[Swan] ECDSA Re: Libreswan 4.6: connection IKEv2 win10 to Linux freezes soon after Android device connects

Mirsad Goran Todorovac mirsad.todorovac at alu.unizg.hr
Mon Jan 17 16:41:12 EET 2022

Hi Manfred,

On 15.1.2022. 21:04, Manfred wrote:
> Hi Mirasd,
> I ran into the issue about ECDSA certs with Windows 10 a while ago, 
> and Paul explained to me that there is in fact a problem with 
> exchanging ECDSA certs between Libreswan and Windows 10.
> Here is what I have found (taken from a 2020 post from me on this list):
>> If you use authby=ecdsa libreswan will authenticate according to 
>> RFC7427, but for this type of authentication (EC digital signatures) 
>> Windows uses RFC4754:
>> https://www.iana.org/assignments/ikev2-parameters/ikev2-parameters.xhtml#ikev2-parameters-12 
>> They are both valid standard proposals, the one used by libreswan 
>> (RFC7427) is more recent and is meant to be a common standard that 
>> generalizes different authentication methods including ECDSA.
>> But apparently RFC7427 is not backwards compatible to RFC4754, so 
>> Windows and libreswan can't exchange ECDSA digital signatures.
>> RFC4754 is not obsoleted by RFC7427, so it is likely that Windows 
>> will keep using it until they have reason not to.
> If something has changed in the meantime, I'd love to hear.
I have taken a slight view of both RFCs, and from what I can tell, 
RFC7427 method is better because it doesn't require change to the 
protocol for each new authentication certificate encryption algorithm 
and hash function.

However, knowing Microsoft, it will probably be ages before they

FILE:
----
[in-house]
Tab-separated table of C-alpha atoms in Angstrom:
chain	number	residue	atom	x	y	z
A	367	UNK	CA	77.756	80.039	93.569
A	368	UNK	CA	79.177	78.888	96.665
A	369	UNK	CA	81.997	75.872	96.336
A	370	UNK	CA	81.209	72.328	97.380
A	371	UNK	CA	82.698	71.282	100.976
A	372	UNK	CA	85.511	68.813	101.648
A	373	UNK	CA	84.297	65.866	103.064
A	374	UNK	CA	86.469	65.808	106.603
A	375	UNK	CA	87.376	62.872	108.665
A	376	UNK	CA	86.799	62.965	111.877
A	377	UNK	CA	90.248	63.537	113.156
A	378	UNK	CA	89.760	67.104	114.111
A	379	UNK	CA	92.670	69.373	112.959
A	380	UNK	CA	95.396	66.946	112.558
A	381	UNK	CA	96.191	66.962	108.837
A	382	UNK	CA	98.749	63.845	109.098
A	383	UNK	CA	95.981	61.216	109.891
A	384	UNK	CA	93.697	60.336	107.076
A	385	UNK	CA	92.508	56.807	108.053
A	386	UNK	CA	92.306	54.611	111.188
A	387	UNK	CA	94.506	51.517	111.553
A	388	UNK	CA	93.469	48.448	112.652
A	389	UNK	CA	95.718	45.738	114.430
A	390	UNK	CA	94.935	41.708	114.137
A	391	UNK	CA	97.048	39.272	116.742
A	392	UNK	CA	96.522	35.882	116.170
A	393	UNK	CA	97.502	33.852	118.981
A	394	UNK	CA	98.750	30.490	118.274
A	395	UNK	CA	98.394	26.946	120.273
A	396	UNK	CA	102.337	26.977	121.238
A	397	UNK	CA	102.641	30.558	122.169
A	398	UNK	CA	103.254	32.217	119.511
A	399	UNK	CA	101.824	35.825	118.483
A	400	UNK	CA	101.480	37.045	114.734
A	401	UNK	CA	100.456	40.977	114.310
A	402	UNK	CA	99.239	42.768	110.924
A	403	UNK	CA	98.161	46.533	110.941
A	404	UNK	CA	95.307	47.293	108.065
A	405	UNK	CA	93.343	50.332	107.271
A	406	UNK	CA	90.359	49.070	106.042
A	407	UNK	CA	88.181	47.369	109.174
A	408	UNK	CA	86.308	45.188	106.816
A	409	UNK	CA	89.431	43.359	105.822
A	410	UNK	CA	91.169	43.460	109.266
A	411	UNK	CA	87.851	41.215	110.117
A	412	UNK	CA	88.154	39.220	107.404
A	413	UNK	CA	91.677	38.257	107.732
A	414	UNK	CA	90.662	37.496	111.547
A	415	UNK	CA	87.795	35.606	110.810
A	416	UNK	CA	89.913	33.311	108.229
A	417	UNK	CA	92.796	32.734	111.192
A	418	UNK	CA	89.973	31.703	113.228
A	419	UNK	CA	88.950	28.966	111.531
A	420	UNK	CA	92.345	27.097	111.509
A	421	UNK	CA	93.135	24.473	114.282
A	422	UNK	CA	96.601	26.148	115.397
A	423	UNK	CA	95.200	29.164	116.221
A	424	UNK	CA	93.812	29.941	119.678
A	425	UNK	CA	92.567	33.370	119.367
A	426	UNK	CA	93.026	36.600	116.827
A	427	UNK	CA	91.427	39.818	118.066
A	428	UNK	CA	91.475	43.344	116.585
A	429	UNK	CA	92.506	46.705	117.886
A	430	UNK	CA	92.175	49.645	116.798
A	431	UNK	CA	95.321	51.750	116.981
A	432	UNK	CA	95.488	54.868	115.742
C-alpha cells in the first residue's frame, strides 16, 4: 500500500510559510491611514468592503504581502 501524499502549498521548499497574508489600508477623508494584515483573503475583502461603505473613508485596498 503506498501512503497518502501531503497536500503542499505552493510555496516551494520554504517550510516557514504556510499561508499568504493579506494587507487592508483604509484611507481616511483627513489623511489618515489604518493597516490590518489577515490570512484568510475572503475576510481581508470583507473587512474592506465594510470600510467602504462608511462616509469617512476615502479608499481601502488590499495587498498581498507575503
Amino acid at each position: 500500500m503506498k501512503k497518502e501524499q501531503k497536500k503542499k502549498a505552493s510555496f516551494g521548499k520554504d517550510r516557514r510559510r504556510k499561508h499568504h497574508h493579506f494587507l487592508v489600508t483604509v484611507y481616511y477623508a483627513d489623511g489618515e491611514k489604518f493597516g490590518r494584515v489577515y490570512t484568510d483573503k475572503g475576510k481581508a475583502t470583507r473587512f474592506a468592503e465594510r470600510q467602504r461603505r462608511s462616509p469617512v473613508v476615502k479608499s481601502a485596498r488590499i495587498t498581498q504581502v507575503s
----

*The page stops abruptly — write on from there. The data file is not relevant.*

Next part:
implement it on their clients and servers :-(

I don't know what happened in upgrades 21H1 and 21H2 and in Windows 11, 

Then it is the interoperability problem and not my wrongdoing. Good to 
know that. Then it is no more use in trying.

> As a side note, following this thread, if I am not mistaken you are 
> using MODP1024, which is known to be weak.
> It is actually possible to use MODP2048 (and maybe higher) with 
> Windows 10, by using the Powershell function 
> "Set-VpnConnectionIPsecConfiguration".
> Windows 10 still defaults to MODP1024, but using that function you can 
> configure an IKEv2 VPN connection to use MODP2048 (aka DH Group 14).

I use only USE_DH2=true as the compilation flag, which enables Android 
native L2TP client to connect. I am also hoping this requirement will go 
away soon, as Android 11 should abandon obsoleted and weak MODP1024 
a.k.a. DH2. It doesn't allow change unless the Android device is 
"rooted", which voids the warranty.

As for Windows 10, I use the "Negotiate2048" registry hack on clients, 
and pluto session log confirm Windows 10 is connecting with MODP2048. 
Unfortunately, it apparently falls back to MODP1024 in rekeying, 
requiring the ms-dh-downgrade=yes conn configuration parameter.

I guess it is the problem with closed source systems.

Kind regards,

Mirsad Todorovac
CARNet system engineer
Faculty of Graphic Arts | Academy of Fine Arts
University of Zagreb
Republic of Croatia, the European Union
CARNet sistem inženjer
Grafički fakultet | Akademija likovnih umjetnosti
Sveučilište u Zagrebu

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